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How to Get More Sleep

June 2, 2015


When your to-do list is seemingly a mile long, a good night’s sleep is often the first priority to go by the wayside. At the time, it can seem easy to forego a few extra hours of sleep in favor of getting more done, but researchers warn that lack of sleep could make you a “disaster waiting to happen.” 

In fact, lack of sleep could be reducing the nervous system’s ability to respond to new information. A group of researchers at Washington State University tested out the effects of not getting enough sleep on a group of 26 volunteers. Half of the group was instructed not to sleep for two days, while the other half slept “normally.” Then, over the span of a week, the volunteers were put through a series of decision-making tests. 

The well-rested group performed generally better than the sleep-deprived group across the board—though some tests were certainly worse than others. For instance, the volunteers were hooked up to electrodes to measure their body’s reaction to various stimuli and the sleep-deprived group’s results barely registered. It appeared lack of sleep had stunted their reactions.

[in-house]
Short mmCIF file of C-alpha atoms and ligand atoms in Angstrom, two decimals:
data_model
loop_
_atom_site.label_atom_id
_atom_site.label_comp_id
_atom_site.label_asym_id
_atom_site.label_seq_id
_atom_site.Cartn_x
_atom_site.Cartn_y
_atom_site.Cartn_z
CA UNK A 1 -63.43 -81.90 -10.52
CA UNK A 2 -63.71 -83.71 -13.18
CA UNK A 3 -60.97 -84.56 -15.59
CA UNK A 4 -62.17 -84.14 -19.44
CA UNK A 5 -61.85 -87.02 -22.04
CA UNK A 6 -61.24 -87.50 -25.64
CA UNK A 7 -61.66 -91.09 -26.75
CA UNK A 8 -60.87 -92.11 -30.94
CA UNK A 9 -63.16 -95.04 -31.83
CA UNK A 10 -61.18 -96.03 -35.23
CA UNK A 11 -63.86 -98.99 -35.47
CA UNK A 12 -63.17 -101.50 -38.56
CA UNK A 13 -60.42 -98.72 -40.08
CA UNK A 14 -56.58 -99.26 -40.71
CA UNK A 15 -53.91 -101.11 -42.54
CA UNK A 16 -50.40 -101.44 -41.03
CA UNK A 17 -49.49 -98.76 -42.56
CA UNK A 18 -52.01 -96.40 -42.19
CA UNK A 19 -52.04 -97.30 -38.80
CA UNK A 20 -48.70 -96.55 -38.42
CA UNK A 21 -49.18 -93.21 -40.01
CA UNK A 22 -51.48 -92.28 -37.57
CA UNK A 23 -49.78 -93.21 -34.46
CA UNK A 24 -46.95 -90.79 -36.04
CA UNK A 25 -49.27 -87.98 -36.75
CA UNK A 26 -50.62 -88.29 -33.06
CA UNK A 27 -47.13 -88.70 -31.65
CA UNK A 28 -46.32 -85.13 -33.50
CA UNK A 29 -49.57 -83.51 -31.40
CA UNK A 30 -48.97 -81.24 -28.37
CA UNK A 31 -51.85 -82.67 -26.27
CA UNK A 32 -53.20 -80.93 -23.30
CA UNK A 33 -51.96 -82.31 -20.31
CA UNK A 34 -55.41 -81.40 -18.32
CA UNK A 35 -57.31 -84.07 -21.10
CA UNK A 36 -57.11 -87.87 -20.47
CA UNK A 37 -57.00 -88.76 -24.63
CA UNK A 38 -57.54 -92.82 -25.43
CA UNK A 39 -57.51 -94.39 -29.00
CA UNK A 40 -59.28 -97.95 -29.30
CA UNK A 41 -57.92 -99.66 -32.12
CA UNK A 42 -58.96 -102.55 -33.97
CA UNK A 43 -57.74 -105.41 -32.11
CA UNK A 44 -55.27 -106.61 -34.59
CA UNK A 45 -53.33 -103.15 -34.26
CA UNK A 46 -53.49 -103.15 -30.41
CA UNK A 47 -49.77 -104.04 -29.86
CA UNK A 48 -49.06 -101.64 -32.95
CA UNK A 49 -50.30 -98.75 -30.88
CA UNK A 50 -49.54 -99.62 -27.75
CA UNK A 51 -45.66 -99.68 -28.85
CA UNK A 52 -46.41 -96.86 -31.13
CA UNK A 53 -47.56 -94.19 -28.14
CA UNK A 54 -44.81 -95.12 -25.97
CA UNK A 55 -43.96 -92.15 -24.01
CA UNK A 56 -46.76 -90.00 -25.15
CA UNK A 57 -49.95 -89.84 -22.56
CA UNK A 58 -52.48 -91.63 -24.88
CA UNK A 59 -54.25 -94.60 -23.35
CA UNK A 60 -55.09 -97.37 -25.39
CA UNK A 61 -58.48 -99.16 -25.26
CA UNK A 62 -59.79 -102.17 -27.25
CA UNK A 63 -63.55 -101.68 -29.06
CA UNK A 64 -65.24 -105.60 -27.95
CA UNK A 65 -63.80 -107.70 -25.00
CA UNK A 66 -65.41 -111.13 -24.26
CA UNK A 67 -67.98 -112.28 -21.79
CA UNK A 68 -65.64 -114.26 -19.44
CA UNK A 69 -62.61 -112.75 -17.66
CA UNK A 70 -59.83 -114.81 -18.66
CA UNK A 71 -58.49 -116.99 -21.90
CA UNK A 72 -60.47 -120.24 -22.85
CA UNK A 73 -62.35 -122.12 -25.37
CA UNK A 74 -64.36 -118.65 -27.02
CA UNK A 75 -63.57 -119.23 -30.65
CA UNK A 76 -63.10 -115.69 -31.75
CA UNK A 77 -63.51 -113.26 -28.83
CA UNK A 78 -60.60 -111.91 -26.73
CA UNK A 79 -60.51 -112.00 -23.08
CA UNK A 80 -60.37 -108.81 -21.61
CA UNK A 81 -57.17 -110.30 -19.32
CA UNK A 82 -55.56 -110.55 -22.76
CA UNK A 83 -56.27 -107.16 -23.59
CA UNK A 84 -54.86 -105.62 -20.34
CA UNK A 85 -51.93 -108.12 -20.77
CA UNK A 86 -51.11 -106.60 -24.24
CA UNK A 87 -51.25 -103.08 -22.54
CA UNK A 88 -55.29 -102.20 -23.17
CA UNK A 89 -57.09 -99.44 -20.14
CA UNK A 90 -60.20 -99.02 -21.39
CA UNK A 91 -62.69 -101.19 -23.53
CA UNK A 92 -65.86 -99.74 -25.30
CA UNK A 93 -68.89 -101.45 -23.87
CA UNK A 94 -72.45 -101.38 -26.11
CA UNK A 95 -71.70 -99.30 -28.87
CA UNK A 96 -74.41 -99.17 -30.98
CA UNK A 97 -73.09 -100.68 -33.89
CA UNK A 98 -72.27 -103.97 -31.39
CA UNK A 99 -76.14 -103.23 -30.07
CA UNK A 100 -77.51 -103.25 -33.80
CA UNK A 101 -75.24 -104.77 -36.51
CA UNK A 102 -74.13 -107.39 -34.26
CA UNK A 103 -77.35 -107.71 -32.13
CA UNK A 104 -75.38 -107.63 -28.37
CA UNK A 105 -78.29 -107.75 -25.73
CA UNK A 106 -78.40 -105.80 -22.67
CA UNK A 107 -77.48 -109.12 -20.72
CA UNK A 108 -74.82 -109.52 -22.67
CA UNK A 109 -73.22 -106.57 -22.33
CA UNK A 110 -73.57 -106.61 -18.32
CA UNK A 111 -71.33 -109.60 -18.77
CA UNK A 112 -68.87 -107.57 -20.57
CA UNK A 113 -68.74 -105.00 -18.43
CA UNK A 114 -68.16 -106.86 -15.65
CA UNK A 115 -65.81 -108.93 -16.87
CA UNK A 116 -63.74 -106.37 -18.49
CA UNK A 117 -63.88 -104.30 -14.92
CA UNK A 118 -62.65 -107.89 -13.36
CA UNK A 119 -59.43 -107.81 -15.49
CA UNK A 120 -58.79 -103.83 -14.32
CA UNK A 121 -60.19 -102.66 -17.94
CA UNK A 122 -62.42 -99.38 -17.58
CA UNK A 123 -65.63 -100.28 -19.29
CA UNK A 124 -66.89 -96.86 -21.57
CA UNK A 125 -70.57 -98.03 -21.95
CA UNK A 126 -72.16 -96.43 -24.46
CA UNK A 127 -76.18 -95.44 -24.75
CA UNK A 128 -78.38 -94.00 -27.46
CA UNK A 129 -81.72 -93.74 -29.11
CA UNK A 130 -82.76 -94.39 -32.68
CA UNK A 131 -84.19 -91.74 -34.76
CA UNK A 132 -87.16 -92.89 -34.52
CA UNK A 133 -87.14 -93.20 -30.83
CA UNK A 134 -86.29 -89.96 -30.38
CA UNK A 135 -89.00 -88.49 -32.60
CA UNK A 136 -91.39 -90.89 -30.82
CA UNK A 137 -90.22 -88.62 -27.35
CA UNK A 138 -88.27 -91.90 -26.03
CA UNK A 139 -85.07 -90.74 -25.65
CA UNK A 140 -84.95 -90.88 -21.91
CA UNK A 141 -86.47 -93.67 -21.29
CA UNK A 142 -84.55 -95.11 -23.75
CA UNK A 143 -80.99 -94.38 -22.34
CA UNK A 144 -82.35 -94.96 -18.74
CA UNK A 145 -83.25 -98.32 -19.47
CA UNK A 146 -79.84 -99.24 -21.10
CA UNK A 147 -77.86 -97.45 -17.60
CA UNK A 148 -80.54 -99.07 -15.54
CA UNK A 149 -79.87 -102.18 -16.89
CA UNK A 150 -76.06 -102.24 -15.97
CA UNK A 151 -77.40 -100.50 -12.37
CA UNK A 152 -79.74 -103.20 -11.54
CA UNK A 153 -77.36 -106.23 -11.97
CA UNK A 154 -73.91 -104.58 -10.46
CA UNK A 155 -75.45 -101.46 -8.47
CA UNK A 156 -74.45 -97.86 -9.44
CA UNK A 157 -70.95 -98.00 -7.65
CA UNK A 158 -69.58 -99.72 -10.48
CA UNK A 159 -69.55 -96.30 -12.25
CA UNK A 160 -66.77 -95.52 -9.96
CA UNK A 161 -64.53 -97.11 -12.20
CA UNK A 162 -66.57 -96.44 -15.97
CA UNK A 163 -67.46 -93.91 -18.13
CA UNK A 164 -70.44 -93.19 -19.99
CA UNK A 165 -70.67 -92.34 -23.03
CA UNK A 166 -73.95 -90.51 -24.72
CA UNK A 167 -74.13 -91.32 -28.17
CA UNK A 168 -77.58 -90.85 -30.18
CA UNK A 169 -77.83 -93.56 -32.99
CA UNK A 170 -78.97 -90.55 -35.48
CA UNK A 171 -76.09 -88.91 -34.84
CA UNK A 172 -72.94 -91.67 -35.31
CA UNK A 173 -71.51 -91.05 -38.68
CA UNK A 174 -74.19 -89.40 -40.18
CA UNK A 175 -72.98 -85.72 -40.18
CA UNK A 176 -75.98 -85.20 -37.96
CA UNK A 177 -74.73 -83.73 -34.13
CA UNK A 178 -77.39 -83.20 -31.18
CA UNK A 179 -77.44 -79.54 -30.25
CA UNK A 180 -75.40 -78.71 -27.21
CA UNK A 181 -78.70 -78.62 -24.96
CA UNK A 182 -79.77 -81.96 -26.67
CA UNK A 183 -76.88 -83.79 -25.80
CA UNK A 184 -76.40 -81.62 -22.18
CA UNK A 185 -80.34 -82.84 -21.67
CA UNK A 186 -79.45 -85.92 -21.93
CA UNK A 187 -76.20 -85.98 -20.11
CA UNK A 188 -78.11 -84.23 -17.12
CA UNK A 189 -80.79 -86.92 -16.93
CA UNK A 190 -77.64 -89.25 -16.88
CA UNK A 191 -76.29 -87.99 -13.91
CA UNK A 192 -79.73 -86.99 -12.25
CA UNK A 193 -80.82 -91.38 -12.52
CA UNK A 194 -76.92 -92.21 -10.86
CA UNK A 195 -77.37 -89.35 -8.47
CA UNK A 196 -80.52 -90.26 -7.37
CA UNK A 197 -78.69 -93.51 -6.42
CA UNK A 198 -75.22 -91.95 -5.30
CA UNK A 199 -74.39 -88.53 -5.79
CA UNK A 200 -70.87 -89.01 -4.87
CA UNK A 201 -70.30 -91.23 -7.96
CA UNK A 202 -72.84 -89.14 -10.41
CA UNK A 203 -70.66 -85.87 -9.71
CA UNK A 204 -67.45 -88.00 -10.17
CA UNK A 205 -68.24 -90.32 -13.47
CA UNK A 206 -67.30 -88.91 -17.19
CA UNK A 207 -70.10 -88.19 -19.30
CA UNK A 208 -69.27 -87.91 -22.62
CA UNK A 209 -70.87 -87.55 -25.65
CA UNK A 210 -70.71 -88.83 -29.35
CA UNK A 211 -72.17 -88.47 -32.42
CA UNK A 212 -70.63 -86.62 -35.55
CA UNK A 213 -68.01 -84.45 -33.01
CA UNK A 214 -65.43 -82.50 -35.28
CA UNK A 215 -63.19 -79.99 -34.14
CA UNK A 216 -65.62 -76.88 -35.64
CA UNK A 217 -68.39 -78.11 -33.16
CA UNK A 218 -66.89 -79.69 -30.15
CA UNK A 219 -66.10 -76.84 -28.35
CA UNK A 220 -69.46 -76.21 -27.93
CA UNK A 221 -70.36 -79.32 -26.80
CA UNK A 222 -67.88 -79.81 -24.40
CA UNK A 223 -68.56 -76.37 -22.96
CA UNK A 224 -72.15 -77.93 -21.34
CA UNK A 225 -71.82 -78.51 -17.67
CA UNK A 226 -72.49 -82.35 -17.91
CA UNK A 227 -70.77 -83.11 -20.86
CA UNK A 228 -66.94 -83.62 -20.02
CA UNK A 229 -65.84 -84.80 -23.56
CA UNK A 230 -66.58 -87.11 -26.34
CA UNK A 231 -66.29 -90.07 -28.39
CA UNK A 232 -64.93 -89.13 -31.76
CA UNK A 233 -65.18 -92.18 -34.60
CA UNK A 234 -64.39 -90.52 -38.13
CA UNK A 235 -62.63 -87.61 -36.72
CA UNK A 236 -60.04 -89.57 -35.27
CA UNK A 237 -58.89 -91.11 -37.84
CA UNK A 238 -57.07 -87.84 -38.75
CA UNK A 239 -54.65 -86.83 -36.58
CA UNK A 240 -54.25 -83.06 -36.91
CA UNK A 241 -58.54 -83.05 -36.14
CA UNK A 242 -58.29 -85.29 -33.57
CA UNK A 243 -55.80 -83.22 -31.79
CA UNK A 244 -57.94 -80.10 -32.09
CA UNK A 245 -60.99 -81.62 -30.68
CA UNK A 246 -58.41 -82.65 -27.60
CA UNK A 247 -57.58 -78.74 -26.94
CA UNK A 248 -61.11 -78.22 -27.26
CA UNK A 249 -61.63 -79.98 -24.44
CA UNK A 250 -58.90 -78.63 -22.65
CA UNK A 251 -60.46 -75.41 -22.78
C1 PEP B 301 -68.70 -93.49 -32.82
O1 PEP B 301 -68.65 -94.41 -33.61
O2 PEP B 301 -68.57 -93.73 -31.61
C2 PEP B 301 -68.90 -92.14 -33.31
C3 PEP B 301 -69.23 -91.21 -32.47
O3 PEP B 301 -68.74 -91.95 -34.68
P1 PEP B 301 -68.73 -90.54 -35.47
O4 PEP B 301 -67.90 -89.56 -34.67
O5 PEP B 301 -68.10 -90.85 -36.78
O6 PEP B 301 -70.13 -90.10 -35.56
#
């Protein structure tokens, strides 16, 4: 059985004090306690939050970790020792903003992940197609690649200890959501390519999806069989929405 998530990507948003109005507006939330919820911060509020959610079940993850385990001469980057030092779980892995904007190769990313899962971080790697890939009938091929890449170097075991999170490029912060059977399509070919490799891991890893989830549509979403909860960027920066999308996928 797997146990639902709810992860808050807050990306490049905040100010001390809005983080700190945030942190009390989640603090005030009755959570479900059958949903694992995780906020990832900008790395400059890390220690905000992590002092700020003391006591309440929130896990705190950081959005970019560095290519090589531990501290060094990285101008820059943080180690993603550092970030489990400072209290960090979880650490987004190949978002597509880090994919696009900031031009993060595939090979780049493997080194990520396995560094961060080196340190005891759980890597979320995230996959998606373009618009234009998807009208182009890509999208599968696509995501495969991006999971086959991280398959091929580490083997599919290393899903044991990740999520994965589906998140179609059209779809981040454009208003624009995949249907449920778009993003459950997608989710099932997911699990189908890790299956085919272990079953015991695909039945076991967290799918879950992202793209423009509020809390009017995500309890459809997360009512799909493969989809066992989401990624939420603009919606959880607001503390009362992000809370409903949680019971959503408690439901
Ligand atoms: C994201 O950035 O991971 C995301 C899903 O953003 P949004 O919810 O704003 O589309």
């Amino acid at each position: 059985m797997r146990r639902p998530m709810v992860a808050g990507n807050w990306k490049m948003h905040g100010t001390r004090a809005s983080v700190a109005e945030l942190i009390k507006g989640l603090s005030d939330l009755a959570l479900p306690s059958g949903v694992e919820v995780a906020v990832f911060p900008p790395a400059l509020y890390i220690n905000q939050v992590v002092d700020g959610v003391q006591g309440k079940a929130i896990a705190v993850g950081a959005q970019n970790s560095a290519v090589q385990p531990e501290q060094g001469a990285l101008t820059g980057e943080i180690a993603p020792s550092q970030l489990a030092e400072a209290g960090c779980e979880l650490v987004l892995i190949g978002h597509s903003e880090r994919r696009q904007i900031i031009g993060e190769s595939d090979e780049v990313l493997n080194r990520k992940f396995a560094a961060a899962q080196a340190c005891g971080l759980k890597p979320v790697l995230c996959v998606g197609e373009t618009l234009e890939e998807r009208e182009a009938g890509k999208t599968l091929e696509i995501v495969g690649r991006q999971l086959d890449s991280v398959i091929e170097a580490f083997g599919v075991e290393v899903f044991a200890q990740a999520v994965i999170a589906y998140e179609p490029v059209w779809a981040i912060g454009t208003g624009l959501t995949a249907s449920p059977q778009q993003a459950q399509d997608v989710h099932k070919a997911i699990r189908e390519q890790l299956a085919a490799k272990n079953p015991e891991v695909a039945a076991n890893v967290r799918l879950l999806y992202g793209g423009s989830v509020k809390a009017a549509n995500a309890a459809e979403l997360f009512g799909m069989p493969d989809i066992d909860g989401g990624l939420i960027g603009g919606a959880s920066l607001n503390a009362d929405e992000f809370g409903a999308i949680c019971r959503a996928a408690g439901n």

While a few days of poor sleep may not have long-lasted negative consequences, you may want to hold off making any big decisions until you get a good night’s rest. Even if you feel like you’re functioning at a normal level, it may be hard to tell just how much sleep deprivation is affecting your ability to think critically and learn new information. 

But how much sleep do you actually need? According to the National Sleep Foundation, adults need between seven and nine hours of sleep on average per night. So, how can you create better sleep habits?

3 Tips for Getting More Sleep

1. Get in bed at the same time every night

While it may seem arbitrary to have a “bed time,” going to sleep at the same time every night and waking up at the same time every morning can help train your body to know when it’s time to rest. 

2. Turn off electronics an hour before going to sleep

If you’re guilty of scrolling through your smartphone in bed, breaking this habit may be the key to falling asleep faster. Try to avoid any “screen time” for at least an hour before bed to help your body get ready for a restful night. 

3. Create a beneficial sleep environment

Your bedroom should be a haven for rest. Make sure your curtains block out enough light and invest in a pillow and mattress that makes you feel extra comfortable. 

Getting more sleep is one of the easiest (and most enjoyable!) ways to improve your health. Want more tips on healthy sleep habits? Download our free guide to getting a better night’s sleep.